(RNS) No matter where we are, the climate crisis is not far from home.
For some time it has largely been the world’s most vulnerable, in the global south, bearing the brunt of suffering and climate-induced devastation. Those who have the power to change things have so far all but ignored “the cry of the poor and the cry of the earth,” as Pope Francis wrote in his encyclical a little over a year ago.
But just this past month in the United States — one of the world’s wealthiest nations — we have seen historic droughts, unprecedented floods in Louisiana and wildfires in California, killing many and displacing tens of thousands.
Global warming, unless checked by action far more radical than anything comprehended by mainstream politics, is on track to undermine so many food and natural systems that it threatens to collapse human society as we know it, within the lifetimes of many alive today. The need for action commensurate with this truth is slowly breaking into the mainstream of the climate discussion, but not quickly enough.
Although the climate emergency poses an urgent existential threat, Hillary Clinton, the likely next president of the United States, has put forward a climate plan that seeks to cut emissions only 30 percent from 2005 levels by 2025. Meanwhile, scientists with the U.N. Intergovernmental Panel on Climate Change warn that we are already in imminent danger of breaking through the upper limit of 1.5 degrees Celsius of warming set forth in the Paris agreements.
The reality of the present moment is so harrowing, it is no wonder many choose not to engage with it at all. But “the truth does not change with our ability to stomach it,” to quote the great Catholic writer Flannery O’Connor.
Fear, despair, hopelessness and depression are all natural — even highly rational — responses to our present situation, and I am familiar with all of them. I have found that there is very little in today’s culture or within the current climate movement to help us stomach this truth. Yet my faith explicitly prohibits fear; “Yea, though I walk through the valley of the shadow of death, I will fear no evil: for thou art with me” (Psalm 23:4).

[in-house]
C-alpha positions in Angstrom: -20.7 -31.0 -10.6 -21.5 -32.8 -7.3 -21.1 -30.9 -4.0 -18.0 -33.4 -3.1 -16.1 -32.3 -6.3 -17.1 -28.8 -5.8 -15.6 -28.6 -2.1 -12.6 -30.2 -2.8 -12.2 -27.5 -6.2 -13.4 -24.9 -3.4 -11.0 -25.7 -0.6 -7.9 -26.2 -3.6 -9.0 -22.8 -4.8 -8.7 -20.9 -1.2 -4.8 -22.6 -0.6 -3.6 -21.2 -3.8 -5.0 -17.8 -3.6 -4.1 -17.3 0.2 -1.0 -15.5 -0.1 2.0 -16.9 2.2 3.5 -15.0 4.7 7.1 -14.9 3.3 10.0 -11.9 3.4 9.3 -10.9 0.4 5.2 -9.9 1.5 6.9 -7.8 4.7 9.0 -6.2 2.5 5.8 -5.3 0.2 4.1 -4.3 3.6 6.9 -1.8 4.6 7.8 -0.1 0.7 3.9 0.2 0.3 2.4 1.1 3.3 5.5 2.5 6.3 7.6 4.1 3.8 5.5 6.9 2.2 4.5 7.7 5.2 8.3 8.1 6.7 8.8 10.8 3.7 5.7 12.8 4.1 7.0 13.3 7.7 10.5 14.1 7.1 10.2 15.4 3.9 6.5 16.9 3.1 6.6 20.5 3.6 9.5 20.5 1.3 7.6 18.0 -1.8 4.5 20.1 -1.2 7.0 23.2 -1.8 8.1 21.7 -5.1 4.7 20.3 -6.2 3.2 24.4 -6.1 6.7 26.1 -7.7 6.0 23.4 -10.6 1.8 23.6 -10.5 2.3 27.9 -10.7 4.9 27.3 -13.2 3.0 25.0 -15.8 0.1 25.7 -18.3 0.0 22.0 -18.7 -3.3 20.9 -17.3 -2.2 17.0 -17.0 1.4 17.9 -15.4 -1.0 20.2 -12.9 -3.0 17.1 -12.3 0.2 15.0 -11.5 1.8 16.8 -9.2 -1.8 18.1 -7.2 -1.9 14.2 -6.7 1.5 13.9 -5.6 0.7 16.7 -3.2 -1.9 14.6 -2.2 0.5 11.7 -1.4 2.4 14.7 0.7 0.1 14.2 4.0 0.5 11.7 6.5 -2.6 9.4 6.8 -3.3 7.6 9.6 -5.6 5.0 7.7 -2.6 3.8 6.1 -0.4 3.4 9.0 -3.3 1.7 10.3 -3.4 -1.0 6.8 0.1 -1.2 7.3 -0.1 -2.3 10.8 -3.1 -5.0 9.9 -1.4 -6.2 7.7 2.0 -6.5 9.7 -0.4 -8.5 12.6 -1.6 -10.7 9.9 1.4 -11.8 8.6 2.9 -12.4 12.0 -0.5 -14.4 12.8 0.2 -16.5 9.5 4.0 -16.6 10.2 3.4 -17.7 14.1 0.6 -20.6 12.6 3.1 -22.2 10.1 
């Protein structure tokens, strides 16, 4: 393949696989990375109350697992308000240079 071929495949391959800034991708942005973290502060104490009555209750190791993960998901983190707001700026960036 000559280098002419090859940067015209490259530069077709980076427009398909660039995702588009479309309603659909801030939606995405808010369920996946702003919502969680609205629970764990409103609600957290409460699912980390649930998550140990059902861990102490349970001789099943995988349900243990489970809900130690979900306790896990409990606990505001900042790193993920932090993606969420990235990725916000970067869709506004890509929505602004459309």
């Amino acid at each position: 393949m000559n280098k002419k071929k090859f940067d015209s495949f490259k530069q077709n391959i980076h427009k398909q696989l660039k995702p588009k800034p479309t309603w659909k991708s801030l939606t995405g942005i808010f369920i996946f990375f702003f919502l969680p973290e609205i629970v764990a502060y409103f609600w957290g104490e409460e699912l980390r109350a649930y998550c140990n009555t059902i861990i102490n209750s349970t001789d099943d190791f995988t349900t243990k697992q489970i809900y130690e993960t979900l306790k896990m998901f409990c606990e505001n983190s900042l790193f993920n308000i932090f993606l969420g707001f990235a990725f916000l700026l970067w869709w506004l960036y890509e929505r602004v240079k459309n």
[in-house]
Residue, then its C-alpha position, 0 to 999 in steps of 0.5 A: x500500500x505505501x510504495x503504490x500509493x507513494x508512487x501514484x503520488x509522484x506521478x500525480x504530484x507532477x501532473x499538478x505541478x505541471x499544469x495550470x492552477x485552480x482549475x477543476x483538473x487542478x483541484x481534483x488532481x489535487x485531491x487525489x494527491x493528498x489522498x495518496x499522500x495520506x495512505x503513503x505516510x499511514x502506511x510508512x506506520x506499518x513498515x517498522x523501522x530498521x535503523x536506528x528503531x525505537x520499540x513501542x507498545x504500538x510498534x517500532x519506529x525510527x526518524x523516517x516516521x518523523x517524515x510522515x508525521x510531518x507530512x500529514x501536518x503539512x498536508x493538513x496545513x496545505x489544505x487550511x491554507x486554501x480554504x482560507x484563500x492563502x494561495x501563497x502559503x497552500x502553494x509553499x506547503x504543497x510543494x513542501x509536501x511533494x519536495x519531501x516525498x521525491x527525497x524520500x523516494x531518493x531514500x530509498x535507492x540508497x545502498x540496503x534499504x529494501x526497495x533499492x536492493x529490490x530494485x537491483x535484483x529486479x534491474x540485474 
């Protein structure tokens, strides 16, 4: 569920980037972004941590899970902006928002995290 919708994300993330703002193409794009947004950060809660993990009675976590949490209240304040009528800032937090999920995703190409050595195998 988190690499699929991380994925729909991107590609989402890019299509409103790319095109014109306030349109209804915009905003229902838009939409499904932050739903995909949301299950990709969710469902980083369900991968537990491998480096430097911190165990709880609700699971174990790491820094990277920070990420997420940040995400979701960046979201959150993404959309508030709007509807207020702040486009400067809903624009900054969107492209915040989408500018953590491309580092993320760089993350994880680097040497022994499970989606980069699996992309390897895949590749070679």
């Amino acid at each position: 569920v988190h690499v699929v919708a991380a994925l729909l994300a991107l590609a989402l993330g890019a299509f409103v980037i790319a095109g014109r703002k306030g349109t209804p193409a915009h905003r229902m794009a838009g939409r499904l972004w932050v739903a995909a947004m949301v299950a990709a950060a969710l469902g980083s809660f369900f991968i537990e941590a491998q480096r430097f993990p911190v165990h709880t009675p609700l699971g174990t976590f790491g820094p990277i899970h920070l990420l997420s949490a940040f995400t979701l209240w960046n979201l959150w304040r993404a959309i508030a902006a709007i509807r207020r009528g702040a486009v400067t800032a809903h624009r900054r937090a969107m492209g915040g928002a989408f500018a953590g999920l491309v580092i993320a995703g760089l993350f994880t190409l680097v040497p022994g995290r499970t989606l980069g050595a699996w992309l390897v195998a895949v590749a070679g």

As such, people of faith ought to be the first to confront this new reality and to throw themselves into building the kind of climate movement we need: a movement built not on the fear of pain, privation or death but on a fierce love of life.
While many U.S. environmental groups hailed the release of “Laudato Si'” last year, few political leaders have heeded Pope Francis’ urgent call for the development of policies that “drastically reduce” greenhouse gas emissions “in the next few years.”
This does not mean that such action would be impossible, given sufficient political will. About a year after graduating from college, I abandoned my career plans to volunteer for an organization that seeks to respond with a World War II-scale mobilization of our economy and society.
The Climate Mobilization‘s Victory Plan envisions the U.S. achieving ecological sustainability by 2025 — by abandoning the reckless “throwaway culture” that is endangering creation, devastating the poor and sacrificing the future of life on Earth.
In “Laudato Si’,” Pope Francis quotes Patriarch Bartholomew, of my own Orthodox Church: “It is our humble conviction that the divine and the human meet in the slightest detail in the seamless garment of God’s creation, in the last speck of dust of our planet.”
A day before the pope’s latest call for action on the Catholic Church’s World Day of Prayer for the Care of Creation, Patriarch Bartholomew also urged us to rise to this occasion: “We call everyone to mobilize forces and especially to pray in the fight to protect the environment in its broadest sense, that is as a harmonic conjunction of the natural environment and culture of mankind.”
We cannot say it is too late, too difficult or too unrealistic to act. The Christian view is that as long as there is a speck of dust left on Earth, it will be worthy of our humble love.
(Anya Grenier is head of media for The Climate Mobilization)
This commentary is part of a series of essays on young Americans’ experiences of religion and spirituality. Unsolicited submissions are welcome: email@example.com